present subjunctive is based on the yo form of the present indicative.
There are six irregulars. They're irregular because they are the six verbs where the yo form of the present indicative doesn't end in an -o. for regulars you get the stem for the present subjunctive by dropping the o from the yo form of the present indicative, but for these six irregulars you have to memorize them separately.
Here they are, infinitives, yo form of the present indicative, and the stem for the present subjunctive
haber he hay-
saber sé sep-
ir voy vay-
ser soy se-
dar doy d-
estar estoy est-
Then add the endings, which are the same as for the regular verbs, except estar is weird.
haya, hayas, haya, hayamos, hayáis, hayan
sepa, sepas, sepa, sepamos, sepáis, sepan
vaya, vayas, vaya, vayamos, vayáis, vayan
sea, seas, sea, seamos, seáis, sean
dé, des, dé, demos, deis, den
esté, estés, esté, estemos, estéis, estén
Estar is weird because it's stressed on the last syllable in the boot, which is unusual, like I think it's the only verb that does that? It's probably because it comes from latin stare, and then you drop the final -e and get "star", but then spanish has a rule about S's so you have to put an e before it for pronunciation, so it's estar. Anyway, the endings for estar in the present subjunctive are regular except for the stress pattern.
dar is actually regular in the forms of the present subjunctive. The only reason it's considered irregular is that the yo form of the present indicative doesn't end in an o, so it technically doesn't fit the rule of dropping the o to get the stem for the present subjunctive. You have to drop the -oy.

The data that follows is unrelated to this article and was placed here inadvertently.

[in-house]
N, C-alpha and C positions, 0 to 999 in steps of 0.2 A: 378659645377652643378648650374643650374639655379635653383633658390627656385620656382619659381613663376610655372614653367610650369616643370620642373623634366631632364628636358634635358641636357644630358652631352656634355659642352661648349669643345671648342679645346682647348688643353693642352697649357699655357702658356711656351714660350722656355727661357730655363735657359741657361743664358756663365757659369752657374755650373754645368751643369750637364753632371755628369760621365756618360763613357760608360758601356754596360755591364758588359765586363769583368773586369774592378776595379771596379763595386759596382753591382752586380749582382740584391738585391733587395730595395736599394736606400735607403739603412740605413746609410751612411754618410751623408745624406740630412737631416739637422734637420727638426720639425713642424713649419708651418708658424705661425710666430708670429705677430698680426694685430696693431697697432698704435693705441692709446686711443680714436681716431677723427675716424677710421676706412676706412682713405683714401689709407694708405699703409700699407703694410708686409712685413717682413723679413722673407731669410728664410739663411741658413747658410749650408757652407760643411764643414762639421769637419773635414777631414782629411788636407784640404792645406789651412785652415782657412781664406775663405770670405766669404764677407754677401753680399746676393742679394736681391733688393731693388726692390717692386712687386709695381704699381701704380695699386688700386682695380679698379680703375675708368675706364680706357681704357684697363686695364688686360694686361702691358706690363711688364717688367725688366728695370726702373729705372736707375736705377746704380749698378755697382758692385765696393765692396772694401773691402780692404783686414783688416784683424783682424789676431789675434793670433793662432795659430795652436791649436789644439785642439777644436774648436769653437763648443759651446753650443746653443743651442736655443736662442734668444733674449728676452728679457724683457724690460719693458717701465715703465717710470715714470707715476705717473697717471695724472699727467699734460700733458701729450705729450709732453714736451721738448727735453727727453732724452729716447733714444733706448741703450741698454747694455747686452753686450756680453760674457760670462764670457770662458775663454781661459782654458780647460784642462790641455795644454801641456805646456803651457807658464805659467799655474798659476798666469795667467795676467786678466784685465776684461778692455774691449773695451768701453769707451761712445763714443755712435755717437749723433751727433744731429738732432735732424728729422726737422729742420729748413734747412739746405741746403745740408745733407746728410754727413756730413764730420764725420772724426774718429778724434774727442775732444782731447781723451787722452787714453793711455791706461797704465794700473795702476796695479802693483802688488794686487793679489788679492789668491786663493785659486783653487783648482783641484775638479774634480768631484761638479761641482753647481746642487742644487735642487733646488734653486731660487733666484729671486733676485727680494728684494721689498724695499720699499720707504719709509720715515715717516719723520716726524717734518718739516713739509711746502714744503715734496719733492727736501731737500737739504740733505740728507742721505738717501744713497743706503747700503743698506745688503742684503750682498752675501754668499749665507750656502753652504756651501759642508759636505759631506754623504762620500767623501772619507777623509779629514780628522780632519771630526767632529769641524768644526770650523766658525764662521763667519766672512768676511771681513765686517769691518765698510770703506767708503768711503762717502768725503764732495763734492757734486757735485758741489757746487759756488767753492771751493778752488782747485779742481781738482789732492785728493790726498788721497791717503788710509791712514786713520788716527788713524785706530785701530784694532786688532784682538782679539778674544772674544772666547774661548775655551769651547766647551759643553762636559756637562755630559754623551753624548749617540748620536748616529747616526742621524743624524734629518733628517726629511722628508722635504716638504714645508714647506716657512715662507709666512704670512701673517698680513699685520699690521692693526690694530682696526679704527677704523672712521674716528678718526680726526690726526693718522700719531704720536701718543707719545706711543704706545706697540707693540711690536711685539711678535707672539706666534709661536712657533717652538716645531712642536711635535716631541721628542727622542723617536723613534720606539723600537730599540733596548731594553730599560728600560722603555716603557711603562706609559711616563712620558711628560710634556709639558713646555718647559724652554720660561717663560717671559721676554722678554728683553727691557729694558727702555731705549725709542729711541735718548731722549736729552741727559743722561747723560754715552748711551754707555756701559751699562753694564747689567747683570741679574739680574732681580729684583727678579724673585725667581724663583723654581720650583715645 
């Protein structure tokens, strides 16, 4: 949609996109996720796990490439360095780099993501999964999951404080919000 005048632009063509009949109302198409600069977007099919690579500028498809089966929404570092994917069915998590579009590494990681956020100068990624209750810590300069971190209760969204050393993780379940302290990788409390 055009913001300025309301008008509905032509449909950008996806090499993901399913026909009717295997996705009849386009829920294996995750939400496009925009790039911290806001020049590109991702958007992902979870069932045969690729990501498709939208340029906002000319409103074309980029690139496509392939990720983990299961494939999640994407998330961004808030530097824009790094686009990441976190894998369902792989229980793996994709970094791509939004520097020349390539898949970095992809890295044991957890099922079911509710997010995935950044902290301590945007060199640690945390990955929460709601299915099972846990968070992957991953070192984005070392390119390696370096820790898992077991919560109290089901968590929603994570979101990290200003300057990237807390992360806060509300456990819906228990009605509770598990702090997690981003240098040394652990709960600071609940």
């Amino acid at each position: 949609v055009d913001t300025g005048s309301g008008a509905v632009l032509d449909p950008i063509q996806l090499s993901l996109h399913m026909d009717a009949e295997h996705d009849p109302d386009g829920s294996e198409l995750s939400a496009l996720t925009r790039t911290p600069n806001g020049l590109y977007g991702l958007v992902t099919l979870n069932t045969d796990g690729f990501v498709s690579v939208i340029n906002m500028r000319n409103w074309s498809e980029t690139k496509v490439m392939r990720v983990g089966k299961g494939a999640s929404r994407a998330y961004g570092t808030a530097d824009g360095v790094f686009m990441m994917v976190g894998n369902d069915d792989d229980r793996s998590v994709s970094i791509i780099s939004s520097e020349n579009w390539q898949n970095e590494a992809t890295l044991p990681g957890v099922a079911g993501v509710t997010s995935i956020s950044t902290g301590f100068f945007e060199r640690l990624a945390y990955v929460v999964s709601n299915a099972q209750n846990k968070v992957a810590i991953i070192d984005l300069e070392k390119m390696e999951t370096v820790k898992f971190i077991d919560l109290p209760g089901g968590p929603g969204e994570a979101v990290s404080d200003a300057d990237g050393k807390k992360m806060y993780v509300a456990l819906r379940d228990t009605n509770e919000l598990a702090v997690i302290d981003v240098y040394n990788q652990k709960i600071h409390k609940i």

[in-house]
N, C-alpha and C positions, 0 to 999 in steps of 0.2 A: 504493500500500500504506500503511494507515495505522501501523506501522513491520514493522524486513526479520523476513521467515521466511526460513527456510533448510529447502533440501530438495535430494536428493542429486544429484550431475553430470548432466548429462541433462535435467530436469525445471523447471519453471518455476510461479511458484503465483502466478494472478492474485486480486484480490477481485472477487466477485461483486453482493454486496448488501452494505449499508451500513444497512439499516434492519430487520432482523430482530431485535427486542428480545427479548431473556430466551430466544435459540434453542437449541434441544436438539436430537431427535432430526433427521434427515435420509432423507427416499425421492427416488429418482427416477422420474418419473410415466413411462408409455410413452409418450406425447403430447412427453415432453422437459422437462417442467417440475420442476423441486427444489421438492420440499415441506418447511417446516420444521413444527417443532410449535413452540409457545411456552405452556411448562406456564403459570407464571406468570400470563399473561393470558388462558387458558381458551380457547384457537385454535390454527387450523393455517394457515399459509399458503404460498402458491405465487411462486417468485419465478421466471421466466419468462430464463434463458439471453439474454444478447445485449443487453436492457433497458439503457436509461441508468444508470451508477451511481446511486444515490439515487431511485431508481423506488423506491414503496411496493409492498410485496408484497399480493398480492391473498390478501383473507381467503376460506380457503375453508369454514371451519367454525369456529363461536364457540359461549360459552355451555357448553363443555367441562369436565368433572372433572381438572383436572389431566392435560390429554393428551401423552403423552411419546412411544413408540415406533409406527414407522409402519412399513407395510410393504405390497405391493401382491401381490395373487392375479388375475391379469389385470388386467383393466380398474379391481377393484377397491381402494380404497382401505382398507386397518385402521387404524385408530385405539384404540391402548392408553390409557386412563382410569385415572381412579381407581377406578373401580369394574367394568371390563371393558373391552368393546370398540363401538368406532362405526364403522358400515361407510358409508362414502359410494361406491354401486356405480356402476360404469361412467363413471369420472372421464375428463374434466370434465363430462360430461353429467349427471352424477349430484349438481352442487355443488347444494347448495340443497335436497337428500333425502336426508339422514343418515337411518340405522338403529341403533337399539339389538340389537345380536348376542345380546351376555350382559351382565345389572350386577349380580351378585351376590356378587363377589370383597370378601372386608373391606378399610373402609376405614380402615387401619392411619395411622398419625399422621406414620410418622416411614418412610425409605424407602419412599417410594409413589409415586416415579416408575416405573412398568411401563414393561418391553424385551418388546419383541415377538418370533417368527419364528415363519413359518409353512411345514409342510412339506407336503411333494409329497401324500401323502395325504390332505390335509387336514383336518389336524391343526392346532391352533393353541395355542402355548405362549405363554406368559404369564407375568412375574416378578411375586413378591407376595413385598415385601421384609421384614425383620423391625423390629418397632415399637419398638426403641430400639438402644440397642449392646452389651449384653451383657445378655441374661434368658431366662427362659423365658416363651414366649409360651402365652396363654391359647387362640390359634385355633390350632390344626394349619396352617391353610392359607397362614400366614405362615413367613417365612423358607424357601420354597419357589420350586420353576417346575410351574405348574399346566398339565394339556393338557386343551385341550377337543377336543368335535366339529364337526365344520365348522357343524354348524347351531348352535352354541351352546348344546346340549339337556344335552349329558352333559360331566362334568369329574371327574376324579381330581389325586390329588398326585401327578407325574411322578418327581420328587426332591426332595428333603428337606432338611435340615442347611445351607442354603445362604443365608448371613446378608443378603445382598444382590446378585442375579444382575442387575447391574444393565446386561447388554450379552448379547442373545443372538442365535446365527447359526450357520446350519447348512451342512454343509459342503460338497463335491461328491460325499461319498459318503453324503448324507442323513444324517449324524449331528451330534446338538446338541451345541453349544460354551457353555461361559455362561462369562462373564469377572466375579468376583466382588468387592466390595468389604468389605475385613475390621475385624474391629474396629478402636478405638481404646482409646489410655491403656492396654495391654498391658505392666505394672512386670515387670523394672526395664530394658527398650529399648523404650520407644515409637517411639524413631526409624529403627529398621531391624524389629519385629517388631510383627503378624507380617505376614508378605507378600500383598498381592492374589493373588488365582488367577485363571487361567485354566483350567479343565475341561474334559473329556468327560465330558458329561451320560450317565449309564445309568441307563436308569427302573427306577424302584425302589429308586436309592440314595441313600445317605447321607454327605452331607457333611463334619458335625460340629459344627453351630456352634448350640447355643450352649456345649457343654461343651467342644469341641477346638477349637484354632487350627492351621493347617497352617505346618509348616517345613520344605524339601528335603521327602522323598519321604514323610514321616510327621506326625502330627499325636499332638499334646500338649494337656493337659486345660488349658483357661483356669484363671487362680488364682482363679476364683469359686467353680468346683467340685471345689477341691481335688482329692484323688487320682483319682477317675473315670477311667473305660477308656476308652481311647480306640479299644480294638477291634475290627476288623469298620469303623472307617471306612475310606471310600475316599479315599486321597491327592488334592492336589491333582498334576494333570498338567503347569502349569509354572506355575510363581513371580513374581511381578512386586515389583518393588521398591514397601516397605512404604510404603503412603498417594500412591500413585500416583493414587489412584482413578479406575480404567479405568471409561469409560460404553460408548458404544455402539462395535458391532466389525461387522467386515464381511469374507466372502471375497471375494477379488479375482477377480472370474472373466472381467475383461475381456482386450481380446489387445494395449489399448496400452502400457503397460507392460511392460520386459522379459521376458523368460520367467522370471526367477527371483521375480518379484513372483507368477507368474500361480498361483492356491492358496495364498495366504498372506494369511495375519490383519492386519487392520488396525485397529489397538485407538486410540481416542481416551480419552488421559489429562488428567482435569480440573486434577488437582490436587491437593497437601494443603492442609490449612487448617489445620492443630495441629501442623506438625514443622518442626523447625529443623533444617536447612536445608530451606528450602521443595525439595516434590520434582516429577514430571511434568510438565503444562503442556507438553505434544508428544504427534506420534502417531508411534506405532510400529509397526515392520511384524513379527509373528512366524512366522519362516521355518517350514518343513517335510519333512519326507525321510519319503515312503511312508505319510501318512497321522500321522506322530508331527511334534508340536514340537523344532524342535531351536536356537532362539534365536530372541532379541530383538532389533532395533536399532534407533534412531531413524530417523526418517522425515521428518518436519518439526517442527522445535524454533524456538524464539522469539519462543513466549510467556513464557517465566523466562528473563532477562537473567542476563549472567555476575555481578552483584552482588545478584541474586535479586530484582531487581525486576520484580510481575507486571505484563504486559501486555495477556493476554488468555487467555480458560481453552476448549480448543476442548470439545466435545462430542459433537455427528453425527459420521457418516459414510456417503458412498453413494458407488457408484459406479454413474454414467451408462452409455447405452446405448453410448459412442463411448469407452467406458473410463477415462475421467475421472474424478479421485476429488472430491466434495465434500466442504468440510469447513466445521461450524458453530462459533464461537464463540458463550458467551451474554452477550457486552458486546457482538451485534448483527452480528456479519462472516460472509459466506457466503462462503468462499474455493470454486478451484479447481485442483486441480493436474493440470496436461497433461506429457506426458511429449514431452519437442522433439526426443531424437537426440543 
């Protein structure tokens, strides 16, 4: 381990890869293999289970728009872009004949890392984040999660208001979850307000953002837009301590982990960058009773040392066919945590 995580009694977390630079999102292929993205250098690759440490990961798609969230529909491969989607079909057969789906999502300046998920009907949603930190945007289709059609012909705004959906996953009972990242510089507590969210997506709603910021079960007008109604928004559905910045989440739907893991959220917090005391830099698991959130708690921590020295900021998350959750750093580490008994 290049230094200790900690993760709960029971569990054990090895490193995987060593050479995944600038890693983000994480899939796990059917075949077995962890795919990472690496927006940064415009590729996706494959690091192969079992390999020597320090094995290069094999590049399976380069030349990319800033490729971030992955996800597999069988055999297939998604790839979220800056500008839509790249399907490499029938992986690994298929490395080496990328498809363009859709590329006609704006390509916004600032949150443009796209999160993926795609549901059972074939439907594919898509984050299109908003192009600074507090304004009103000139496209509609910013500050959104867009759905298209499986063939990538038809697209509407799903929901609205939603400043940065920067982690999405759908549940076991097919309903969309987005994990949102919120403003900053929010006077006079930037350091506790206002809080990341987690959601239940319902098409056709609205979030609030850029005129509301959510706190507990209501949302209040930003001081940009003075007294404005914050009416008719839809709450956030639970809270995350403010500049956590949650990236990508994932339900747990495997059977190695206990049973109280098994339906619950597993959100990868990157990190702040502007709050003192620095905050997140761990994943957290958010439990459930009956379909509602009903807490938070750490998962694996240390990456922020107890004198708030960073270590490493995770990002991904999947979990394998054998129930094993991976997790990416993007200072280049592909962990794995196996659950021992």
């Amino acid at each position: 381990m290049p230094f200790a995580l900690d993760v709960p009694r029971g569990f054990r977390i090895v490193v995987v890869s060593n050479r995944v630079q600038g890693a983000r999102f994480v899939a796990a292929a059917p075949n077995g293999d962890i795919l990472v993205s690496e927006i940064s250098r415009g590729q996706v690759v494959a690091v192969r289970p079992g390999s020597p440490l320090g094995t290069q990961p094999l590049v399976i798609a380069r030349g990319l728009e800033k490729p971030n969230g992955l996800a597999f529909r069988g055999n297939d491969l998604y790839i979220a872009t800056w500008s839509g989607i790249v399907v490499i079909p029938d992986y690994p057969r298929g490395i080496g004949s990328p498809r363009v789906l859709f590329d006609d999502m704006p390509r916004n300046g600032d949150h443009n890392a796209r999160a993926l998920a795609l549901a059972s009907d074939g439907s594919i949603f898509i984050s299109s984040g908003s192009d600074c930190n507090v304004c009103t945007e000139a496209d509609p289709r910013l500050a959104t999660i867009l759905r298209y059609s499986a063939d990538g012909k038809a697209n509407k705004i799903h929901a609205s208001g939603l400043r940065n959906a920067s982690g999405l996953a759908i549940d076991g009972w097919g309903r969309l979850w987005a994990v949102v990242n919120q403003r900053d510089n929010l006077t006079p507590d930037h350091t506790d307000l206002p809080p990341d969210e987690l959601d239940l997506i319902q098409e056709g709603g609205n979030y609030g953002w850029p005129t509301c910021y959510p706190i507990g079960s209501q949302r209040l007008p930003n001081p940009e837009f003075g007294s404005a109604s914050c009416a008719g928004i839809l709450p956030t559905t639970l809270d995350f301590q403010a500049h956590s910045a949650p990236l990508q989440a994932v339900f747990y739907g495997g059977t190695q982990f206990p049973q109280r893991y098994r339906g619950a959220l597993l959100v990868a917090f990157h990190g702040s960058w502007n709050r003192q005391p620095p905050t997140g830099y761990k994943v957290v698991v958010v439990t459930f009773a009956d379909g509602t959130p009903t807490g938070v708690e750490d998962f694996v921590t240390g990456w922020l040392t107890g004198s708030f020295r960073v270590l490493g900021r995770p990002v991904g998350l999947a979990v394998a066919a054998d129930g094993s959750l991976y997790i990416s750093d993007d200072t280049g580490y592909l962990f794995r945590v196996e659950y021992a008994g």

ser is almost regular, the only problems being that you have to drop the -oy from the yo form of the present indicative instead of just the -o, like dar, and also that the present subjunctive has an extra "e" hanging out in its stem, whereas if it were regular the stem would just be s- like how the stem for dar is d-.
ver and haber are weird, idk where their present subjunctive forms come from.
the present subjunctive of saber is based on an old form of the yo form of the present indicative: sepo. There's like one other verb that still has an irregular yo form of the present indicative like that and that is caber (quepo). since the yo form of the present indicative of caber IS currently quepo, the present subjunctive of caber is not irregular, it's just based directly on quepo. Saber is irregular because it's based on sepo, but the modern yo form of the present indicative of saber is sé.
and like i said for all the regular ones you drop the o from the yo form of the present indicative and add the endings listed above, but that's not all! There are stem-changes to think about.
member how some stem changes appear in the boot and some appear only in the short-boot? If a verb is stem-changing in the present indicative but only in the short-boot, then the stem-change does NOT appear in the present subjunctive. So you just add the endings and you're done.
If the stem-change appears in the yo form of the present indicative, then it will appear in the BOOT of the present subjunctive.
And then you have to check to see if it's an ar, er, or ir verb. If it's an ar or er verb, you're done. If it's an ir verb, then a *reduced stem-change* appears in the NOT-BOOT, ie the nosotrxs and vosotrxs forms. The reduced stem-change is e -> i and o -> u. (That means if the verb's stem-change was e -> i to begin with then all six forms end up with the same e -> i stem-change. There's no such thing as an o -> u stem change so that's not an issue. If it was i -> ie, then the reduced stem-change looks exactly like a lack of a stem-change. That's rare but does occur. And there is such a thing as u -> ue stem-change, but there's only one verb that does that and it's not an -ir verb, so it's not an issue here either.)
So I think that's all.